On the 13th of September, is celebrated on the sea of La Spezia Gulf the feast of St. Venerio, an ancient worship that is the patron saint of sailors in the Gulf of La Spezia. For the occasion, several opportunities to visit the Island of Tino, generally close to the access to civilian boats.
BUT WHO WAS VENERIO, AND WHY WAS HE SO IMPORTANT TO THE GULF OF LA SPEZIA?
Venerio had in his name his origin and its connection with Portovenere. However, he was born precisely on Palmaria Island around 560 AD. He was an experienced sailor, lover of the freedom and solitude that had to be inspired then as today, by the view of the infinite sea that opens in Palmaria. At that time, we must imagine Portovenere as a fishermen’s center. The small Roman temple named after Venus projected to the sea from the end of the land was recently transformed into a church and had not yet been officially consecrated to St. Peter. Therefore, the island of Palmaria had to be wild and almost uninhabited; only a Benedictine monastery hosted some monks, which Venerio decided to join. A few years later, though, because he was bothered by the poor monastic life of his confreres, he resolved to be a hermit on the tiny island of Tino. Along with the Tinetto, the little island was the last propagation of a Gulf that, for the sailing of the time, was a safe refuge for sailors, especially on stormy days.
Venerio hermit soon becomes a reference for men seeking advice on sailing, aid in the stormy sea and their daily lives.
Numerous stories, challenging to tell from the legend, point to the extraordinary generosity of Venerio. The man was devoted to prayer and sacrifice, a good hermit, and a hard-working maritime servant. On nights of “black moon,” Venerio lighted fires to light up the sea. And some claim that the Saint was the inventor of the Latin sail, that is, the triangular sail that replaced the rectangular one because it allows the “wind up.” Indeed, the invention is much older, credited to Greece around 150 BC. Still, Venerio would likely promote it among local sailors. Perhaps he had observed it on passing ships as a sail that allowed a minor effort to “cling” when the wind was not in the stern.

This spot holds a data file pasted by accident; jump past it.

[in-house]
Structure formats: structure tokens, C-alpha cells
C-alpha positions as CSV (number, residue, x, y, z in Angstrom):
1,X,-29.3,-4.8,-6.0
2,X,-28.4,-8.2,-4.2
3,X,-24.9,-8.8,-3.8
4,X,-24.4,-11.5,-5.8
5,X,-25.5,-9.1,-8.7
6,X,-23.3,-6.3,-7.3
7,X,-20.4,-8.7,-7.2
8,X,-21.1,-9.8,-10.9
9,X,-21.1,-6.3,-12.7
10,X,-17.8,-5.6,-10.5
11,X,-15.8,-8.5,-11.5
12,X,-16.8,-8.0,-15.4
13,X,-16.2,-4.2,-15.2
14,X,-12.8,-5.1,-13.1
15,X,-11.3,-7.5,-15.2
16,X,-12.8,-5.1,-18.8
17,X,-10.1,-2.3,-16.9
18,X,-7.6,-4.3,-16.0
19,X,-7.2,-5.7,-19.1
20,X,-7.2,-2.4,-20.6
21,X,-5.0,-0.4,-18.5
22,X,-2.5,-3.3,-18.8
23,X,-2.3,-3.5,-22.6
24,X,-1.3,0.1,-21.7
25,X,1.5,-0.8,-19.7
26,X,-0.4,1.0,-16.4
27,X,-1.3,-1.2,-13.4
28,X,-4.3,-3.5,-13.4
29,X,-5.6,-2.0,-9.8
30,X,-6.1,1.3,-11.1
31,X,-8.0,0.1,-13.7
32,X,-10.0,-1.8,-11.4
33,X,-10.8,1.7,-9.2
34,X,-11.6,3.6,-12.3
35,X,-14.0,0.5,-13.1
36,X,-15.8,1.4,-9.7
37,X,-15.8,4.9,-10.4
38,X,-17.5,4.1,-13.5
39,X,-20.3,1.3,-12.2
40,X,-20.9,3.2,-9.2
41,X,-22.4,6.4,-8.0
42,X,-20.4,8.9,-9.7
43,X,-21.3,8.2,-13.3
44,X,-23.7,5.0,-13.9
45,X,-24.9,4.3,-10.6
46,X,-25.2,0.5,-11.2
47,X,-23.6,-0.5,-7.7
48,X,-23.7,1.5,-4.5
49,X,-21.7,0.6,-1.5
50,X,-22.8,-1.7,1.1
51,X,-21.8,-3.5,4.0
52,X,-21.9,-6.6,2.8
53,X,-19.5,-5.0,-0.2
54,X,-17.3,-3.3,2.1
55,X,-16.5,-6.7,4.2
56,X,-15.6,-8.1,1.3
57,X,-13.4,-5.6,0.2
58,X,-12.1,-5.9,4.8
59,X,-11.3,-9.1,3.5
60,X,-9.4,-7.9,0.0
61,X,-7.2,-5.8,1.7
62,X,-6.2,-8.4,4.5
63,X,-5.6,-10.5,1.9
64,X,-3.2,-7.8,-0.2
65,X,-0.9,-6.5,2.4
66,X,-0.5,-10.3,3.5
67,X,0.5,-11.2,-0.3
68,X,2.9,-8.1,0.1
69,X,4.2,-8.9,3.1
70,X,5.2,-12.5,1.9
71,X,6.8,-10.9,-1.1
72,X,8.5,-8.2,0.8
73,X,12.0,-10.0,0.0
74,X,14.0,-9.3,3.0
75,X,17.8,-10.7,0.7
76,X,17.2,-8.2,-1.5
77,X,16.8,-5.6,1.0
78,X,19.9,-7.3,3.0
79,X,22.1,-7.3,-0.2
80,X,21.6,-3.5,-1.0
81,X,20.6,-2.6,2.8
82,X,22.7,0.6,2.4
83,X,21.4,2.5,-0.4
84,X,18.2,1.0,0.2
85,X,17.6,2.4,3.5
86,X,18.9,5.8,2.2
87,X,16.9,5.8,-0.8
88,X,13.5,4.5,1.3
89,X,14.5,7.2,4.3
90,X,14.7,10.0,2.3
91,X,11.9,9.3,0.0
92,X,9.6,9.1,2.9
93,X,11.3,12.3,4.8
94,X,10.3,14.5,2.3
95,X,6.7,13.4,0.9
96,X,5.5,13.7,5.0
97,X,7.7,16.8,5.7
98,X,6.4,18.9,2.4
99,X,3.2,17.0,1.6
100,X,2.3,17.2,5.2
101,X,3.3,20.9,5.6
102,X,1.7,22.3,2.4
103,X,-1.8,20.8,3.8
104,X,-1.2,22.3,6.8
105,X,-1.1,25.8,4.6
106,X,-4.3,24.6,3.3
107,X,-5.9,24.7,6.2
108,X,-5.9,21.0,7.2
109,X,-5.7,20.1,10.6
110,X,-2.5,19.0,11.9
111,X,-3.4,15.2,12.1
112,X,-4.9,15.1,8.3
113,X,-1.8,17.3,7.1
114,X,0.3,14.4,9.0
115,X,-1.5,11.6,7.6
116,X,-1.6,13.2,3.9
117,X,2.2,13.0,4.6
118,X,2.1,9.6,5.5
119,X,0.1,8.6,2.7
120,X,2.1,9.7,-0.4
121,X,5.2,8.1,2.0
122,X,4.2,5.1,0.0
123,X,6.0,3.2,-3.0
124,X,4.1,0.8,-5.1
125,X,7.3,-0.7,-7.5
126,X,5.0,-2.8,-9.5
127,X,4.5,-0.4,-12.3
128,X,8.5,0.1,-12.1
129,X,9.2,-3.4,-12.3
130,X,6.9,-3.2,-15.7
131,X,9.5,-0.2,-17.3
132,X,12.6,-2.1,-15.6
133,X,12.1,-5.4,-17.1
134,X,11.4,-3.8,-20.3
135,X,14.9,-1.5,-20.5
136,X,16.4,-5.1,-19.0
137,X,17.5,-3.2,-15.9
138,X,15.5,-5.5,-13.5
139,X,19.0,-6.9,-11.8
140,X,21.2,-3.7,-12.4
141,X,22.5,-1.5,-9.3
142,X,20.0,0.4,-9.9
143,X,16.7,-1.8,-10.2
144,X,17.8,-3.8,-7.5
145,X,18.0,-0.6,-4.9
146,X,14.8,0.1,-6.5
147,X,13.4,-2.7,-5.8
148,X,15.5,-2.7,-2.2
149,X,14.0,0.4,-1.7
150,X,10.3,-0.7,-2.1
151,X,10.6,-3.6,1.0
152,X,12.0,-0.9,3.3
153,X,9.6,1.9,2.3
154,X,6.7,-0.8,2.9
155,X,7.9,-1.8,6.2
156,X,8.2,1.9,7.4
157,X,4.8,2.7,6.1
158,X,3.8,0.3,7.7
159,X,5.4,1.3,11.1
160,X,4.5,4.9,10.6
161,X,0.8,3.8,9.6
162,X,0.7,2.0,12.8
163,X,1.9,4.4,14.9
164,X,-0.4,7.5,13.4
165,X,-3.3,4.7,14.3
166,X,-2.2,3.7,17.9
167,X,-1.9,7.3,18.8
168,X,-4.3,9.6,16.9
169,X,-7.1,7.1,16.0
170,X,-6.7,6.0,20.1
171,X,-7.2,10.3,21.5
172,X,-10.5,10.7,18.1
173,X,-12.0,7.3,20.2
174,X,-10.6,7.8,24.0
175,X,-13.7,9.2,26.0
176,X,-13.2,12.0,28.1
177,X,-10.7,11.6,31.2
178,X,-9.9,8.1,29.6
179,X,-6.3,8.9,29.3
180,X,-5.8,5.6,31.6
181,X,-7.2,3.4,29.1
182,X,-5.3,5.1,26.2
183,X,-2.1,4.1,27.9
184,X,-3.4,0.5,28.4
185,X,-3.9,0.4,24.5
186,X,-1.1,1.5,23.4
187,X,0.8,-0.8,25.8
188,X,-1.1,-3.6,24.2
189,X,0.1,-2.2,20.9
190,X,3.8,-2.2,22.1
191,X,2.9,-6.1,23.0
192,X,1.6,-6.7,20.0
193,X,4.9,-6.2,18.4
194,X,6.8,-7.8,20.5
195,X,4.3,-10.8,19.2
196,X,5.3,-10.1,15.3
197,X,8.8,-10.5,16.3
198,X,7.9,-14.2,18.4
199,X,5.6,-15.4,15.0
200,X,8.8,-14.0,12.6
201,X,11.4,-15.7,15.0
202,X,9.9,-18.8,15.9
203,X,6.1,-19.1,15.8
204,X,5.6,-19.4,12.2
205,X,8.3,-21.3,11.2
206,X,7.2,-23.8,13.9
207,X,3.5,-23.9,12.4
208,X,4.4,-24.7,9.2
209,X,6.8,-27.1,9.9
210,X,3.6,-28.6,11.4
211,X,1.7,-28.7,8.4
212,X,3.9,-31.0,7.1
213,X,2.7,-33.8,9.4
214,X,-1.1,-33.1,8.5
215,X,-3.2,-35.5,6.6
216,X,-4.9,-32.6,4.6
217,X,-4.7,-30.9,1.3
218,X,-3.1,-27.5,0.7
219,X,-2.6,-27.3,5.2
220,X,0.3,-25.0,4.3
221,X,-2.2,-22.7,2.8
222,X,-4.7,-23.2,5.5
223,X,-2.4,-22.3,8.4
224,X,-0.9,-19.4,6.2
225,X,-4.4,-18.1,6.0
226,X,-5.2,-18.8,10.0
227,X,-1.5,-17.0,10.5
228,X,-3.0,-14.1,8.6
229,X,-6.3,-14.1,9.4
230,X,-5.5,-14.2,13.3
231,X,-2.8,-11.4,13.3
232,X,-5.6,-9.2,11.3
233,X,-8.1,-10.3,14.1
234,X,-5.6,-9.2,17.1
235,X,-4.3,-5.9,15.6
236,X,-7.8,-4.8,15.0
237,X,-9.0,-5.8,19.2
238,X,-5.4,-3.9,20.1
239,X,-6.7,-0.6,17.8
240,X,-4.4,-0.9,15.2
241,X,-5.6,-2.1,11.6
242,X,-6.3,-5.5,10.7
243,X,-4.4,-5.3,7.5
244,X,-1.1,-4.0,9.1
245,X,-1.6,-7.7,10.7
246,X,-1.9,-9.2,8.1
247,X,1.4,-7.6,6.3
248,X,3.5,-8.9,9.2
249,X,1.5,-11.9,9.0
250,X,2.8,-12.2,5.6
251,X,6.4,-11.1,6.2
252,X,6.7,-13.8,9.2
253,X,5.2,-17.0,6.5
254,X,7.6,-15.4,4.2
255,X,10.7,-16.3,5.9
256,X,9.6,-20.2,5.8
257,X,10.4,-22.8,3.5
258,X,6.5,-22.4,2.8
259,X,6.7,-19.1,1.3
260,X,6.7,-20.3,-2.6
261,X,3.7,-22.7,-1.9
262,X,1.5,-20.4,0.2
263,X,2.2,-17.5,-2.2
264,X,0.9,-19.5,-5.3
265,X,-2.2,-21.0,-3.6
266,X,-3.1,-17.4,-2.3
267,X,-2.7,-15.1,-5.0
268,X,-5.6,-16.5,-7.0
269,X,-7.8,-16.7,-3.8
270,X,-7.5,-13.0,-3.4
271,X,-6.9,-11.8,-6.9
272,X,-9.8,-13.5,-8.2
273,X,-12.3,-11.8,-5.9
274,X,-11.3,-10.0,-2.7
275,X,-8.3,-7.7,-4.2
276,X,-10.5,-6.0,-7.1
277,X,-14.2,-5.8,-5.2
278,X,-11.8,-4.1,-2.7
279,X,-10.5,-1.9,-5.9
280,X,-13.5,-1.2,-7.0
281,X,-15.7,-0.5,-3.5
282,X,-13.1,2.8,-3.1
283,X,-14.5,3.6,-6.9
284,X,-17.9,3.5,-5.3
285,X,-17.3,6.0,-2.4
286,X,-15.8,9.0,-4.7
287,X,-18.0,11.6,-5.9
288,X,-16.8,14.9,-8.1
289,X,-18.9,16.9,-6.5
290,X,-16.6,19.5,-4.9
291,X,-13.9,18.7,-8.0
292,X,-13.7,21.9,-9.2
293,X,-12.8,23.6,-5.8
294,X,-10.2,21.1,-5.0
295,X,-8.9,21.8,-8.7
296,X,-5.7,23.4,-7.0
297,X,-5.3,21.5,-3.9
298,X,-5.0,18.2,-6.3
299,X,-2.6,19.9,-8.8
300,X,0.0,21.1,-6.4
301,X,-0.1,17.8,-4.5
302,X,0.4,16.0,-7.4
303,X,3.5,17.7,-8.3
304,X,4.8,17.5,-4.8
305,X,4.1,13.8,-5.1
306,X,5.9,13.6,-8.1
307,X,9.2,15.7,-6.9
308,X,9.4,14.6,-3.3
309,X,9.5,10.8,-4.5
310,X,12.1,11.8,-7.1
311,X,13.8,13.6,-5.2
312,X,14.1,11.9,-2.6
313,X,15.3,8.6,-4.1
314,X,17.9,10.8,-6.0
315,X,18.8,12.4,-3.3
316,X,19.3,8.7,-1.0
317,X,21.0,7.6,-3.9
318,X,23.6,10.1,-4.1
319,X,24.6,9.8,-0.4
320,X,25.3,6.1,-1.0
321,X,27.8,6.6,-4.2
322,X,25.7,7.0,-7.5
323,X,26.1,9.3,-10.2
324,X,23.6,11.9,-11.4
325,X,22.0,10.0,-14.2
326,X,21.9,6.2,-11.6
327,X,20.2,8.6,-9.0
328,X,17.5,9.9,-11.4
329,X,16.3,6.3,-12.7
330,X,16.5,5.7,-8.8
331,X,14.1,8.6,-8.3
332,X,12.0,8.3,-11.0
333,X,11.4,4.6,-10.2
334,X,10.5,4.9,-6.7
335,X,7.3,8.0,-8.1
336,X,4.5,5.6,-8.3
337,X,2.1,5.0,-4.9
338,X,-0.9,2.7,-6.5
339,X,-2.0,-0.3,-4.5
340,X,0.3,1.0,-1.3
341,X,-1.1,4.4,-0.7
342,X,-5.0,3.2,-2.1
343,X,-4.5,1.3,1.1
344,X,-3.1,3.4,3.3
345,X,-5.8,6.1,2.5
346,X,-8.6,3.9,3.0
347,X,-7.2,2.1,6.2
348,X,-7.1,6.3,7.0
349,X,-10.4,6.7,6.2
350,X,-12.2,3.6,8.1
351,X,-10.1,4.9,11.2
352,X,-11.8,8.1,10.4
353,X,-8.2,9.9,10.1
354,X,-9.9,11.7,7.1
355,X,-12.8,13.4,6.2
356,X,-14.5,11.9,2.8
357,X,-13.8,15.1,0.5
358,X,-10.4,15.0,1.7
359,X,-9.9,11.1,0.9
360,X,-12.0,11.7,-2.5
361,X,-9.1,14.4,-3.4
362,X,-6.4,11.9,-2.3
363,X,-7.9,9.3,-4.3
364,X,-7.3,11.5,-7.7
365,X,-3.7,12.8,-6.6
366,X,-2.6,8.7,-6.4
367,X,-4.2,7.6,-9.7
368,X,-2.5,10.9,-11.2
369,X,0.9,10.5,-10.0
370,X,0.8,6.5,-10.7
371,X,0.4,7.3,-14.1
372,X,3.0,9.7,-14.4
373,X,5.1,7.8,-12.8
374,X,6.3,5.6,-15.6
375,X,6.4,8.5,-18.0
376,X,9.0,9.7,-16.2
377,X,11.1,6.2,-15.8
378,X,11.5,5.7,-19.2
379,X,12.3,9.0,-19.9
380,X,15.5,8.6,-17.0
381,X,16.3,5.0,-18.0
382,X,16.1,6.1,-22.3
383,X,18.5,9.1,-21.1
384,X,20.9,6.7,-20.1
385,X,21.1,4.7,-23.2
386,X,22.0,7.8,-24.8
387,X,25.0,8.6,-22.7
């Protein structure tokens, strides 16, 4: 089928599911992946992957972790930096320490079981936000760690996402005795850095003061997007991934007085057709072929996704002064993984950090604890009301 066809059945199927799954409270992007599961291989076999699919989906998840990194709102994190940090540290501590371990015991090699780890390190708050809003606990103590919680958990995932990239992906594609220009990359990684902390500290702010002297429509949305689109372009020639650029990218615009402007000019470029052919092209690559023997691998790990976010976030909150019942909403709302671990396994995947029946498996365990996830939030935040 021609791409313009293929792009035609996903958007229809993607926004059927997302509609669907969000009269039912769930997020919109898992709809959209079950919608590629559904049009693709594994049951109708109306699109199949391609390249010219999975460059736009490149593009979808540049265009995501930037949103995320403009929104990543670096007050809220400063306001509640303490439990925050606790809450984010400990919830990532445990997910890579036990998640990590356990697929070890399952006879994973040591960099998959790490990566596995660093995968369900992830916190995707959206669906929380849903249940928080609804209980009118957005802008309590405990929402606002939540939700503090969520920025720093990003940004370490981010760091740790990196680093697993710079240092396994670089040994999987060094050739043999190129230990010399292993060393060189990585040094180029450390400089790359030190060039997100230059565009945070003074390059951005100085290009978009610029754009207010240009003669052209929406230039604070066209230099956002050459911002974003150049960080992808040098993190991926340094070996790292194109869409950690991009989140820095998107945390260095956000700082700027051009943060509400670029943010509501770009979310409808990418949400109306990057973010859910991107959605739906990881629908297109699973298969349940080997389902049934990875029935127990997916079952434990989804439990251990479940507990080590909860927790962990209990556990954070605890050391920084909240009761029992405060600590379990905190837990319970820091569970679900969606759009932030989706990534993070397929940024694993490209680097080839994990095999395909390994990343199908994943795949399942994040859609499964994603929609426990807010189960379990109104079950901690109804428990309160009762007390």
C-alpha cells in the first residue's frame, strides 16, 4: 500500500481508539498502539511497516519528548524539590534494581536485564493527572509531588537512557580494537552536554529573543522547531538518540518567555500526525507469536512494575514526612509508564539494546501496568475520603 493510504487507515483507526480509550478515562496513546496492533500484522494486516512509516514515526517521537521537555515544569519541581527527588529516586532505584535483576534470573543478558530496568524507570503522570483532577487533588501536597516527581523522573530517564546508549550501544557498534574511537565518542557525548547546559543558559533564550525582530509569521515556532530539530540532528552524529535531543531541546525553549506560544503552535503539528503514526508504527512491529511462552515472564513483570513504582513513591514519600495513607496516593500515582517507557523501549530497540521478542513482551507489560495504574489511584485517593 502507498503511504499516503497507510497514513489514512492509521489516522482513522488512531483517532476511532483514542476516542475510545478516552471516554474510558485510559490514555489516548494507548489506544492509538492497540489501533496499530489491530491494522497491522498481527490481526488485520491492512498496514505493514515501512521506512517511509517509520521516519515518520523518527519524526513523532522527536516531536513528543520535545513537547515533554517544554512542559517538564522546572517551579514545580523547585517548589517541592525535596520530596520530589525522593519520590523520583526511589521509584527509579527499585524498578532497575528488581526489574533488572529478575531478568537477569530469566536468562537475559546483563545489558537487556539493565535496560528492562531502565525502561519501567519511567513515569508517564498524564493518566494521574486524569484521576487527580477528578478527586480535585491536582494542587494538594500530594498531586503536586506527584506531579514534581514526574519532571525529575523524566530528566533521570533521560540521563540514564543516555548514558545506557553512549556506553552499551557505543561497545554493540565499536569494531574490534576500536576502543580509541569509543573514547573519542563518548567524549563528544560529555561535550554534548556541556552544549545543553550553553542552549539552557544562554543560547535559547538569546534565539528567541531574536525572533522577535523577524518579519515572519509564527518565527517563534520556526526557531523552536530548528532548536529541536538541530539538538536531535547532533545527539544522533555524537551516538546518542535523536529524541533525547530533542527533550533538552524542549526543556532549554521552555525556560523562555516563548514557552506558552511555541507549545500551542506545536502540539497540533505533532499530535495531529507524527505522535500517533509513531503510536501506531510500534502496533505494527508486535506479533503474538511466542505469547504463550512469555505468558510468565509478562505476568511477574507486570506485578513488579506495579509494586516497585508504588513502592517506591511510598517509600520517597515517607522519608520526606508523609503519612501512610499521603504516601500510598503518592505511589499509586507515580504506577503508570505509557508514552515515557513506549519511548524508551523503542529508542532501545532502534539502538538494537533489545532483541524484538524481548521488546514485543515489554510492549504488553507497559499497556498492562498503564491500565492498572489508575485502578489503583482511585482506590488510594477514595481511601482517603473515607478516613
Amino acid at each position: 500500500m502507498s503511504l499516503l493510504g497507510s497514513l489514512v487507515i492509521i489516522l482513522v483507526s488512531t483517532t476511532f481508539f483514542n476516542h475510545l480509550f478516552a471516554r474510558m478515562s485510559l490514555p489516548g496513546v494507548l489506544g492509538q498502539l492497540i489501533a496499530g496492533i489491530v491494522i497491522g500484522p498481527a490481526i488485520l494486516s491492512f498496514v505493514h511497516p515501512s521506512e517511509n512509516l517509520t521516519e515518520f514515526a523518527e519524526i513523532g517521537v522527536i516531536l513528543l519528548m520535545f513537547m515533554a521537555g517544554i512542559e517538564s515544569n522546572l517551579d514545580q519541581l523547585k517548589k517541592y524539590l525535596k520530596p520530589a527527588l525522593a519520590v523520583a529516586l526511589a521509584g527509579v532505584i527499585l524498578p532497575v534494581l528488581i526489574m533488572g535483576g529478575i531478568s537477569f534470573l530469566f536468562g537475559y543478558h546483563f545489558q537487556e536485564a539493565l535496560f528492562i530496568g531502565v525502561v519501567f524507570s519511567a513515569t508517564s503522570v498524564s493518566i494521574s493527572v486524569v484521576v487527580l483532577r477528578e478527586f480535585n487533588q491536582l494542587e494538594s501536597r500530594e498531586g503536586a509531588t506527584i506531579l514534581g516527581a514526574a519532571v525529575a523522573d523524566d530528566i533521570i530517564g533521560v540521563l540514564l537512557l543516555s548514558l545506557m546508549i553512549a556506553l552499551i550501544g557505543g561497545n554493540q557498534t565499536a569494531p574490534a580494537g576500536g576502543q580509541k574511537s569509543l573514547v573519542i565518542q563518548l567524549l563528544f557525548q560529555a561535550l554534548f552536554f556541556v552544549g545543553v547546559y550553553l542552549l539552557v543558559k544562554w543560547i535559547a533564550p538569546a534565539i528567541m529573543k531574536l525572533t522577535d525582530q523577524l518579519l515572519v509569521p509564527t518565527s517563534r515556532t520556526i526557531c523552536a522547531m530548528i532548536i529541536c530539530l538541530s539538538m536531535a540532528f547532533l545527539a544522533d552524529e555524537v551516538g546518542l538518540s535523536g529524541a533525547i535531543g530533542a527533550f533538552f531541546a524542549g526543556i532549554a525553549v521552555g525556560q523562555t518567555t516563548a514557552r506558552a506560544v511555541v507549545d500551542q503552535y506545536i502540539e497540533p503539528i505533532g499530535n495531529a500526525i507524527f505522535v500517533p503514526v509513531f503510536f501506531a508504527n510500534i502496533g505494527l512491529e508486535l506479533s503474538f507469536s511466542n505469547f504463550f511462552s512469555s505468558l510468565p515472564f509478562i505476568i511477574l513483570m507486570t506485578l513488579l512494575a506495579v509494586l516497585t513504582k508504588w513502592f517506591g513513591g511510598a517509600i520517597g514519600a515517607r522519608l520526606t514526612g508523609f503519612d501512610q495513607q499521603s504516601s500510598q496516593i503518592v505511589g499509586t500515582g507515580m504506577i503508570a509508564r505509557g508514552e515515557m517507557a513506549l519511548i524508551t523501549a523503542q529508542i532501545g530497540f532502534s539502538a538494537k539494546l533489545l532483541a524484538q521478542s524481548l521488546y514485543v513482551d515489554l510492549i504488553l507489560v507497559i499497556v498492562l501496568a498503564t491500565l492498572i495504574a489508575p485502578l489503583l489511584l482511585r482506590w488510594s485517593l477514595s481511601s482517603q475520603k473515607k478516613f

Venerio worked to help men, cultivating where few managed, always looking for new ways to make sailing safer, and demonstrating it to sailors. In Portovenere, Venerio was already reverenced as a saint in his lifetime. He refused the vanity, of course, along with the gifts often offered to him. The Saint asked for charity towards the poor instead, contributing to the spread of Christianity in the region.
SAN VENERIO’S CULT IS CLOSELY LINKED TO THE LA SPEZIA GULF BOROUGHS OF MARITIME TRADITION, INHABITED BY EXPERIENCED SAILORS AND REFINED CRAFTSMEN.
Saint Venerio died around the year 630 d. C. and was on his Tino. From his experience was then born a monastery of monks who continued his work, especially evangelical, towards the hinterland. The cult of t
Saint Venerio died around the year 630 d. C. and was on his Tino. From his testimony, a monastery of monks was funded. They aimed to continue his work towards the hinterland, especially the evangelical one. The cult of the Saint spread widely in the Middle Ages when the inhabitants of the Cinque Terre coast addressed the Saint to protect them from the invaders coming from the sea, the Saracens.
In the 1960ies, some excavation works revealed the “Tomb of the sail” on the island of Tino. The excavation, still going on and continuously revealing treasures, is the cause for the attribution to Venerio of the “discovery” of the modern sail. The entire archaeological site is truly fascinating for its beauty and historical importance.